Mexico and Canada: American Partners

By Ernesto Zedillo Ponce de Leon | Canadian Speeches, July-August 1996 | Go to article overview

Mexico and Canada: American Partners


Ernesto Zedillo Ponce de Leon, Canadian Speeches


It is a great honor to address the representatives of a country founded in the values of peace and liberty, pluralism and respect, personal achievement and harmonious co-existence, democracy and justice.

Canadians are greatly appreciated in Mexico and throughout all the continent, due to their multiple origins which have become the strength of this great country, and because it has been able to prosper thanks to its rich diversity.

Mexico sees Canada as a nation with which we have the vision for a high-potential hemisphere with rising opportunities. Mexico sees Canada as a North American partner, as a permanent interlocutor and a partner of initiatives; as a friend that lives in and is a part of the American Continent like never before.

That is why Mexicans are pleased and encouraged by Canada's presence in continental forums such as the Organization of American states. We are pleased and encouraged by Canada's increasing relations with Latin America and the convergent positions towards the Atlantic and the Pacific.

Most of all, we are pleased and inspired by the new ties of friendship, the intensification of productive exchanges and mutually beneficial co-operation which have been developing between Canadians and Mexicans during the last few years.

We recognize and appreciate the conviction and determination with which the honorable members of this Parliament are contributing to increase the dialogue and the interparliamentary relationship with Mexico. That is why I am very pleased to be accompanied here and throughout this state visit by representatives of the parliamentary groups of the honorable Mexican Senate.

Thanks to more intensive work done by the legislative powers of both countries, the private sectors, the academic and cultural communities of both our nations, and of both executive branches, Mexico and Canada have already become close friends as well as trusted and reliable partners.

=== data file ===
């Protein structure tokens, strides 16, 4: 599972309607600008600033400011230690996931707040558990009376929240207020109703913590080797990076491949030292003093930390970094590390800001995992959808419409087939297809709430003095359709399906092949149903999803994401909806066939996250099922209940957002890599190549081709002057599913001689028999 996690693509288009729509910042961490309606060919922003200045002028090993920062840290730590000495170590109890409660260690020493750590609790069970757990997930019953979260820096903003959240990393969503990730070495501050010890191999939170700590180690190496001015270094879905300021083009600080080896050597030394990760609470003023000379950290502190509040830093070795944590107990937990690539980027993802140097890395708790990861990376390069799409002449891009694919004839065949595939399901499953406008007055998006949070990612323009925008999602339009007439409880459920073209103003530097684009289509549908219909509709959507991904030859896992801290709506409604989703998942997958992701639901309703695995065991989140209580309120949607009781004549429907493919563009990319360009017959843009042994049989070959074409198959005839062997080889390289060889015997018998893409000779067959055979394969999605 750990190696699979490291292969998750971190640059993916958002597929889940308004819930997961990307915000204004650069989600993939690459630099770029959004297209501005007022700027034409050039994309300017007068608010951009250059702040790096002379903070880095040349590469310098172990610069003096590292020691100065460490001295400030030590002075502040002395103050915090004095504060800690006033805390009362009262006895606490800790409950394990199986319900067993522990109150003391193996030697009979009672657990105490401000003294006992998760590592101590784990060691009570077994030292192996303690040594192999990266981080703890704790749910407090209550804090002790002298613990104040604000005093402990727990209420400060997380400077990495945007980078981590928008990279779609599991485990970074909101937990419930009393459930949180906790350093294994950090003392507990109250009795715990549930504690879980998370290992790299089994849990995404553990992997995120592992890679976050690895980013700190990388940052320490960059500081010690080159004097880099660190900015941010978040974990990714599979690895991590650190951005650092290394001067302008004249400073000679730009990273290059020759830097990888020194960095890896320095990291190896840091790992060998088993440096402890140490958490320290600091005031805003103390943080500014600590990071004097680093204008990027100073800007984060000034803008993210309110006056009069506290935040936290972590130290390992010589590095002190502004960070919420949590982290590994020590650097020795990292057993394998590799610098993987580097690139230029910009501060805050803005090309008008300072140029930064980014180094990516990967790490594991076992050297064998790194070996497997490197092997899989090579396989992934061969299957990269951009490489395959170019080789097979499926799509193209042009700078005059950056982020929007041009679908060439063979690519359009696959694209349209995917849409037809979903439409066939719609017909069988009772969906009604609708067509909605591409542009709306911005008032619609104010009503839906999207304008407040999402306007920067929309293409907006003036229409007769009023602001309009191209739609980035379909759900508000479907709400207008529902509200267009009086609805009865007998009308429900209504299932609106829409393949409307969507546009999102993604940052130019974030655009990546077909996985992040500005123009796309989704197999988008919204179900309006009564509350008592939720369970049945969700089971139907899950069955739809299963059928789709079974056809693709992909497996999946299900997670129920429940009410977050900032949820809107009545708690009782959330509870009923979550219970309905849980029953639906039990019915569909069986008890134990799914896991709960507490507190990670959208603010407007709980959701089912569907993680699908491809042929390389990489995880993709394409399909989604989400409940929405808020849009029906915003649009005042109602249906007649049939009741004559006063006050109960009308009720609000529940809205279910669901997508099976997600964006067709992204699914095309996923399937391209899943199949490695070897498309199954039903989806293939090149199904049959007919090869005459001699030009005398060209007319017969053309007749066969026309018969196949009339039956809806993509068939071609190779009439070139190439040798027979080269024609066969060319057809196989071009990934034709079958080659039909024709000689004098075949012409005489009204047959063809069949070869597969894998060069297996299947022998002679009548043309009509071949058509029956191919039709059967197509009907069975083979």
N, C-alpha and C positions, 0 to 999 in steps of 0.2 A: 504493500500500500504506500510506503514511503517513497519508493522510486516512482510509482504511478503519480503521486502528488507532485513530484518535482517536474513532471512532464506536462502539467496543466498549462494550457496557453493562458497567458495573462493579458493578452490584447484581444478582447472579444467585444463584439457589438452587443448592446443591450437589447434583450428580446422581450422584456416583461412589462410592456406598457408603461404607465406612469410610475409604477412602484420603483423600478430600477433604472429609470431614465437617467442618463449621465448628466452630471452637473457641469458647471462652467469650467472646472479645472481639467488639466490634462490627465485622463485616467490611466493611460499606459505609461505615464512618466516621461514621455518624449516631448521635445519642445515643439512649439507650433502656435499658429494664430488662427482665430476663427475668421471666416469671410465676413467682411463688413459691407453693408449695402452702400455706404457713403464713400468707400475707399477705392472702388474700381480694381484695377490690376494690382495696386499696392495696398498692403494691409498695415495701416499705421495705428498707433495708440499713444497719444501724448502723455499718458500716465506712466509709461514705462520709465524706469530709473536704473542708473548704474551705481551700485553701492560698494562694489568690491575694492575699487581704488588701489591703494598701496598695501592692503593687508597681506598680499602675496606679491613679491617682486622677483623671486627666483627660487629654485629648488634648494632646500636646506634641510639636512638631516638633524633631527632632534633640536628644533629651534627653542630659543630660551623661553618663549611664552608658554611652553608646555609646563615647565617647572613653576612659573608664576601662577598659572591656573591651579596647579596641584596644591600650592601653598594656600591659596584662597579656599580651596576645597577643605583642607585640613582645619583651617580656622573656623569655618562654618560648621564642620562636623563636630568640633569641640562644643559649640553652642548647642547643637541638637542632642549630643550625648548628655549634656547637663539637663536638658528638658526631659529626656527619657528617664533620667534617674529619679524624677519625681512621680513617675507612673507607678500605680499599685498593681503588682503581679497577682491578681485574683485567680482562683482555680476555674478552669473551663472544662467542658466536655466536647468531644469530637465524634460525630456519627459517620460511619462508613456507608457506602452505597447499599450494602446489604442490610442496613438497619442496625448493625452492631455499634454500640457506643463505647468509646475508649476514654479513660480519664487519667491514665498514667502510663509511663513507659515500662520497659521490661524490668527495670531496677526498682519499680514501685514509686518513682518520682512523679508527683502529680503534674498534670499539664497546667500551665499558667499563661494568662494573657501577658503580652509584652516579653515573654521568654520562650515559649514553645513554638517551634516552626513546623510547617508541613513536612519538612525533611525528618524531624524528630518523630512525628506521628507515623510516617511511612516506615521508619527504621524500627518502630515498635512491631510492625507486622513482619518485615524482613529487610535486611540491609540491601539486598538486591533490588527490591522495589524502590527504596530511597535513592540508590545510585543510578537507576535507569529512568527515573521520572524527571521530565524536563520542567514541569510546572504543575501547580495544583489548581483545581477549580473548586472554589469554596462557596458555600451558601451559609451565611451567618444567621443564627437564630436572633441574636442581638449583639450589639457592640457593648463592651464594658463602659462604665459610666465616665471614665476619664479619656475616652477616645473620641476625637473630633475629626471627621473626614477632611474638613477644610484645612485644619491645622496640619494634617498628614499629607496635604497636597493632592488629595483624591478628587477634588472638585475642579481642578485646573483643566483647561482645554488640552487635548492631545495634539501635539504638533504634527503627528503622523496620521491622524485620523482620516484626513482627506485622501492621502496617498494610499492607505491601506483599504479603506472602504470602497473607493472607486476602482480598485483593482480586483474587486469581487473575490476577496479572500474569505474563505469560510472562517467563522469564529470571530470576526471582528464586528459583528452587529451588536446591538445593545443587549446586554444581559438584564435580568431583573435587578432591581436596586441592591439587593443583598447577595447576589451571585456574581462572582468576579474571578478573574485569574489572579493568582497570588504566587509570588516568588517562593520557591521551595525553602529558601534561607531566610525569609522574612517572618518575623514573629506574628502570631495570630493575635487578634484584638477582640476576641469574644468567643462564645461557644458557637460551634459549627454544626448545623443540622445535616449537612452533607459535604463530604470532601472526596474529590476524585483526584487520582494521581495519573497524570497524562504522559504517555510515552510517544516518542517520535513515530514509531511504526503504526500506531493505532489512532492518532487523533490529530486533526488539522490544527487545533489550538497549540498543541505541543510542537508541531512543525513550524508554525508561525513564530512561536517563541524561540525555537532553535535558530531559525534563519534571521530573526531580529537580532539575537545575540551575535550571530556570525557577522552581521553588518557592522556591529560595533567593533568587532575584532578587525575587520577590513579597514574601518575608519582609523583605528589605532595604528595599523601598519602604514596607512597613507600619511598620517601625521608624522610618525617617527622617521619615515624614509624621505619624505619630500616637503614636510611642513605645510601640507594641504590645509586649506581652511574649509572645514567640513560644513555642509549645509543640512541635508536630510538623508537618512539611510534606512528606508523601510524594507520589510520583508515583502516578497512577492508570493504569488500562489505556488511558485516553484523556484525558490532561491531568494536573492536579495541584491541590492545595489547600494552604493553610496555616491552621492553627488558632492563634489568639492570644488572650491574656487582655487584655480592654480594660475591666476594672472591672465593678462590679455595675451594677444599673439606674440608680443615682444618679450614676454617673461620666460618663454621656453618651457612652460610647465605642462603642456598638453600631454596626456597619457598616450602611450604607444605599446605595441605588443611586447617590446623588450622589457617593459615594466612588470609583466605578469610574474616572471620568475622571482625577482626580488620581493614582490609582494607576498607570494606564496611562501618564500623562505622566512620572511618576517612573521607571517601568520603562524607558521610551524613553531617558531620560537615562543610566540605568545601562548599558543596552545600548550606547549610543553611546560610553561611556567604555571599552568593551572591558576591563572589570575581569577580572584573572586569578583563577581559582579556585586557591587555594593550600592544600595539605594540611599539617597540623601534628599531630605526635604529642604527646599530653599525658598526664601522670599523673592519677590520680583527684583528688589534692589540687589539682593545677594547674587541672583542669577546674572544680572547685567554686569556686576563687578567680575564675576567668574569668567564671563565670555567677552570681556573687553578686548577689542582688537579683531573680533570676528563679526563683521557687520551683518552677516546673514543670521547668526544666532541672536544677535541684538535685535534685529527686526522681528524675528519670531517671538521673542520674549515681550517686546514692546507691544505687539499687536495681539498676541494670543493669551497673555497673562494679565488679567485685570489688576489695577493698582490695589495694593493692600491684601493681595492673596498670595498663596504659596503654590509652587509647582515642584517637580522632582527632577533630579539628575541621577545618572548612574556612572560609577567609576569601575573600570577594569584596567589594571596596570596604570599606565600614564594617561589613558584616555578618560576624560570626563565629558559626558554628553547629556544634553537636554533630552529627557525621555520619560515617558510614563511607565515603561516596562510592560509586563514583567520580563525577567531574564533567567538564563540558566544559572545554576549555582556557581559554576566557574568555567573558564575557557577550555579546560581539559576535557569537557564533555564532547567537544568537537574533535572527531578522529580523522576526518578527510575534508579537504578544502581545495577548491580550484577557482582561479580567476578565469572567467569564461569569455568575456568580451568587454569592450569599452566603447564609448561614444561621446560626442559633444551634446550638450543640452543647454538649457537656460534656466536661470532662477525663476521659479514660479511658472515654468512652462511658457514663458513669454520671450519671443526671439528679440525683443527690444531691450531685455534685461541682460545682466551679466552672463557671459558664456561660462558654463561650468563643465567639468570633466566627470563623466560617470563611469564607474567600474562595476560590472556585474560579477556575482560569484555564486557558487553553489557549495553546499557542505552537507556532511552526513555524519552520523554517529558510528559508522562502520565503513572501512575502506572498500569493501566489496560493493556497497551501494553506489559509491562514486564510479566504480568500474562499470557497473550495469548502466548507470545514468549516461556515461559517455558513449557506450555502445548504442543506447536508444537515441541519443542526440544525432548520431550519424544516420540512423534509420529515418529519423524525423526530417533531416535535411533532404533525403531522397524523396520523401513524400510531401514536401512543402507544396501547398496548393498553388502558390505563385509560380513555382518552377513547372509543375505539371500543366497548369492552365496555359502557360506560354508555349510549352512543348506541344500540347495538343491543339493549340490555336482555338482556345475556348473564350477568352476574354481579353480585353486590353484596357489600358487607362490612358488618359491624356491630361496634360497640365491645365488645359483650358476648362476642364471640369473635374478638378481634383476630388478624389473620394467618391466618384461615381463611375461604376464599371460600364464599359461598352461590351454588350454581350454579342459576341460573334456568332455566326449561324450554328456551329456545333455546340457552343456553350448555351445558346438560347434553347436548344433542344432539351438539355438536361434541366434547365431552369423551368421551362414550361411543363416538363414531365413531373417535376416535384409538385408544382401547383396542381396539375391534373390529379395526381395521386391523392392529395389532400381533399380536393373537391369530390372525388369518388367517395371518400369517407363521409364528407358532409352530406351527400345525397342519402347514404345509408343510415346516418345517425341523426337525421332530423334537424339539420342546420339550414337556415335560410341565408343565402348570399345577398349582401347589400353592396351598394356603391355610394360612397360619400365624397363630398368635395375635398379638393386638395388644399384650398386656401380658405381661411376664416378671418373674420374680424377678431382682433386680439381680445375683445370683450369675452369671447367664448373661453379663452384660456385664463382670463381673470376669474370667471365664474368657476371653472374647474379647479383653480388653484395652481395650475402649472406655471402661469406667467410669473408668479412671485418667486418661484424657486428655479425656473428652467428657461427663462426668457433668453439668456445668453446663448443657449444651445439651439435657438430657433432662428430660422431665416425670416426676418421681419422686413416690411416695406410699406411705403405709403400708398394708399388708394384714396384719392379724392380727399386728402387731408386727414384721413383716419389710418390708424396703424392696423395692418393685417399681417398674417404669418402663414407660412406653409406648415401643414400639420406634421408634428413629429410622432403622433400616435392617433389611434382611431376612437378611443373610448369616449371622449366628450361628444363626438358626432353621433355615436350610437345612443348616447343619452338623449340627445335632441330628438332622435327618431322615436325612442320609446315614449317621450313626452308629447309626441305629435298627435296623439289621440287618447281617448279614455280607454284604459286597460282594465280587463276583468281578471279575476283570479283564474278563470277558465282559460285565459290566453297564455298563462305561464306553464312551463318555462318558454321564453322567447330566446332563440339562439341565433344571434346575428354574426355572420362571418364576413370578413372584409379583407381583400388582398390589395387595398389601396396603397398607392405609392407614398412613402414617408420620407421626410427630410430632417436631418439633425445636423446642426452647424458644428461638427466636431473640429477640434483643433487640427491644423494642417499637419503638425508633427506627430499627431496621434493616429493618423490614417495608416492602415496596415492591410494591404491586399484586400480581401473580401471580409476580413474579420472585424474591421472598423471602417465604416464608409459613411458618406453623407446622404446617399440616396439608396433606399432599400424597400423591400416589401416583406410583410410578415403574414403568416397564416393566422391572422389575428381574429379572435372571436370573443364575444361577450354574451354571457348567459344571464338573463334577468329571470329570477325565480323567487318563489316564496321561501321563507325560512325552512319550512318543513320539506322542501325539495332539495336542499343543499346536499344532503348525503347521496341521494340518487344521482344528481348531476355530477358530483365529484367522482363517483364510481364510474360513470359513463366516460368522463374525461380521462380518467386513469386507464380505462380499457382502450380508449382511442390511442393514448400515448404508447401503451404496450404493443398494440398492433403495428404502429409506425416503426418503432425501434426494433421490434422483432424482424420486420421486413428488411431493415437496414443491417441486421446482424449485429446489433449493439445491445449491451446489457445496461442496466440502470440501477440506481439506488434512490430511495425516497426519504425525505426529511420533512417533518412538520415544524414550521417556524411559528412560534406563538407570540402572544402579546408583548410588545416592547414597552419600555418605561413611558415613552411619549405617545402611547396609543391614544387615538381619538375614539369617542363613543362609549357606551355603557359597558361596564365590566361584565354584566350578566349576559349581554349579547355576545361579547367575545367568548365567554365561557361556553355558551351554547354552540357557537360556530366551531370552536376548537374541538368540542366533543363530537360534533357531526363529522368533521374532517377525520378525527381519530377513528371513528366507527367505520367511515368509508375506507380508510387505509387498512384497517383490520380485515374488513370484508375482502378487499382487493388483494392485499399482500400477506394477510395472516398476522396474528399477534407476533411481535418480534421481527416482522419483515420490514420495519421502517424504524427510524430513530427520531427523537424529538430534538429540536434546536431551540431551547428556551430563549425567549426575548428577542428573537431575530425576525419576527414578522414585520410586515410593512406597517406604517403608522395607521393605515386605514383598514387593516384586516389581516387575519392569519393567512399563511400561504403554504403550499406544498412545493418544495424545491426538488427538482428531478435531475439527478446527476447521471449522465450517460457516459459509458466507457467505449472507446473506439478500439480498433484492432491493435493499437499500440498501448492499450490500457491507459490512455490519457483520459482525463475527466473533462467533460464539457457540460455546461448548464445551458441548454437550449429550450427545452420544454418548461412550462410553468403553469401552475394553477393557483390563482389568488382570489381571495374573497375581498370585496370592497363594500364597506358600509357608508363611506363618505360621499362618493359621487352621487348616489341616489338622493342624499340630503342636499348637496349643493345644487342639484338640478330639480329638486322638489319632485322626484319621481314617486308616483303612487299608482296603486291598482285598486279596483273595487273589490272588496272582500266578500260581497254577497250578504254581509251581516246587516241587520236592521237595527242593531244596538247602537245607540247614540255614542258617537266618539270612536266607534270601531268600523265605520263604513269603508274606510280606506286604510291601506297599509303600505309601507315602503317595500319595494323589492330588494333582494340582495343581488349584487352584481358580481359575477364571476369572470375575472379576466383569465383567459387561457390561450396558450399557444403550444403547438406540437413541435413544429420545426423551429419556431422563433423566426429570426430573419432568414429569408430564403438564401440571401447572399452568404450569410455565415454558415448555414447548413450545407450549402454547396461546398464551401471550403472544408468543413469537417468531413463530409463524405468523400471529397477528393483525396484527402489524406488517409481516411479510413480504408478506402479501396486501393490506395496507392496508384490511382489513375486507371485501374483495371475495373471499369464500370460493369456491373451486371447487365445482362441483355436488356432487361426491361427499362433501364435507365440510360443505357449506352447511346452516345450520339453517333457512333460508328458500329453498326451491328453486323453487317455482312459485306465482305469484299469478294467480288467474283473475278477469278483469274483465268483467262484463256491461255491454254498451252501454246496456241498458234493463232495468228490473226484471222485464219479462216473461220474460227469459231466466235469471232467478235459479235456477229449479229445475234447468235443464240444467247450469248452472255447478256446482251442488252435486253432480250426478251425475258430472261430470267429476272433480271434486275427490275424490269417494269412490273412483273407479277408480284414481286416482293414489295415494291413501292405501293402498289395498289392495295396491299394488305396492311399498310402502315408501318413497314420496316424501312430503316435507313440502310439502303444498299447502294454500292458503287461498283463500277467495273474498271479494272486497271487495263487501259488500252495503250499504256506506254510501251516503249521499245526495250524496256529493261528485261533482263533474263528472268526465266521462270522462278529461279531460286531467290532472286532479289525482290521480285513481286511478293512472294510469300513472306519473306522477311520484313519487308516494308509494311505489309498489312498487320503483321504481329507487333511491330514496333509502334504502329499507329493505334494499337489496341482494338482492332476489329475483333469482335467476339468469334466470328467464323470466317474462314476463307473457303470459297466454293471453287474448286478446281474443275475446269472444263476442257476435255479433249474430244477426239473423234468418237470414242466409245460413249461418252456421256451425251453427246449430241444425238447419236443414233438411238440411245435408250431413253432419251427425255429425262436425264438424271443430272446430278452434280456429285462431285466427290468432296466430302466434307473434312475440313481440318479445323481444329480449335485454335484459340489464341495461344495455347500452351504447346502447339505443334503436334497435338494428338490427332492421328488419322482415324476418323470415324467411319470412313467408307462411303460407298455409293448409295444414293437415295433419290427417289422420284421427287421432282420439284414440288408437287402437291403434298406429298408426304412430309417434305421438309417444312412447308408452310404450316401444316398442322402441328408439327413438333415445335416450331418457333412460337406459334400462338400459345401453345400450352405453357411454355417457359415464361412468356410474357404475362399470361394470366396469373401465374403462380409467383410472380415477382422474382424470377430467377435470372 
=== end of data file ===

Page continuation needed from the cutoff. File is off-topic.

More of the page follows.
These new links have certainly received a decisive momentum from our partnership in the North American Free Trade Agreement.

To this effect, I pay homage to Prime Minister Jean Chretien for the vision and the determination with which he has steered the Agreement's application here in Canada.

With NAFTA, the initiatives and projects [that] used to sporadically appear in decades, are currently proliferating in just a few months. With NAFTA, we are proving that a framework of liberty brings us closer, multiplies opportunities, and contributes to stimulate progress and mutual benefits.

Thus, Mexico and Canada share the will and the commitments to include Chile in NAFTA. The access of that industrious country and of its vigorous economy in NAFTA will increase the opportunities and the benefits for all of us.

Mexico and Canada also share the will to extend free trade throughout the Continent.

NAFTA constitutes the legal framework for constructive goals. Its essence and objectives are accuracy and consensus; the defence of each legitimate interest and the transparency and acceptance of solutions to each dispute; the recognition of rules we have jointly created and must jointly apply.

Mexico's conviction fully coincides with Canada's when it comes to applying and demanding respect of international law principles.

Thus, like Canada, Mexico opposes legislation which entails an extraterritorial application contrary to international law. Like Canada, Mexico deems inadmissible any action that, while undertaken against one country, affects other nations; that instead of promoting liberty, it hinders someone else's; that instead of tearing down barriers, it builds them while prejudicing international investment and trade.

During the period in which Mexico suffered a grave foreign threat, President Juarez was inspired by an ancient principle in order to reaffirm that true peace may only be founded on respect of the law, be it between men and women as well as amongst nations. …

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